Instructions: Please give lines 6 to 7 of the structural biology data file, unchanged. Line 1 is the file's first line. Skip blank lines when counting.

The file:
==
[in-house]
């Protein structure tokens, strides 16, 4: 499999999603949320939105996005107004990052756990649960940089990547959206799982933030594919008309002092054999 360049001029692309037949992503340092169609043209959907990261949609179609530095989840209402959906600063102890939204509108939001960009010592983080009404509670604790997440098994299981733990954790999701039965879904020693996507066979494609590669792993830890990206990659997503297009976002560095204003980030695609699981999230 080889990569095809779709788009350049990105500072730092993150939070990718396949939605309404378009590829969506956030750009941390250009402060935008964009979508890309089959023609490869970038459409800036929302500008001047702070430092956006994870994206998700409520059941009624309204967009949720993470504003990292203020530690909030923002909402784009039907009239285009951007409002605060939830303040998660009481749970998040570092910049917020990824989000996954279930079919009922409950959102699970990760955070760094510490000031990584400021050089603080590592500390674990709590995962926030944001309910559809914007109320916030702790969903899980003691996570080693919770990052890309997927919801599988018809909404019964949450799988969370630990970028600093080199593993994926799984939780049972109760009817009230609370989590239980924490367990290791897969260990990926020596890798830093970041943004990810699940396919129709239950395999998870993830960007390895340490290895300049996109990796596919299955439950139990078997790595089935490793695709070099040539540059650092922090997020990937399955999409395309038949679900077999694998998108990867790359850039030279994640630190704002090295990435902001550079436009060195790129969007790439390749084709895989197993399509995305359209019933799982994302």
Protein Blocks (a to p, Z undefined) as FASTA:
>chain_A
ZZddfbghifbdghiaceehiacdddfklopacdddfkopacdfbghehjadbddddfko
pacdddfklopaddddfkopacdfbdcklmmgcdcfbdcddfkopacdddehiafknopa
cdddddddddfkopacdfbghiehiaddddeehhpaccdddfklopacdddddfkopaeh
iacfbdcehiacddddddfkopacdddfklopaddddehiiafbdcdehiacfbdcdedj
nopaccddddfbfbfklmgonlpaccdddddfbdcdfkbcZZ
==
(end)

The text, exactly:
pacdddfklopaddddfkopacdfbdcklmmgcdcfbdcddfkopacdddehiafknopa
cdddddddddfkopacdfbghiehiaddddeehhpaccdddfklopacdddddfkopaeh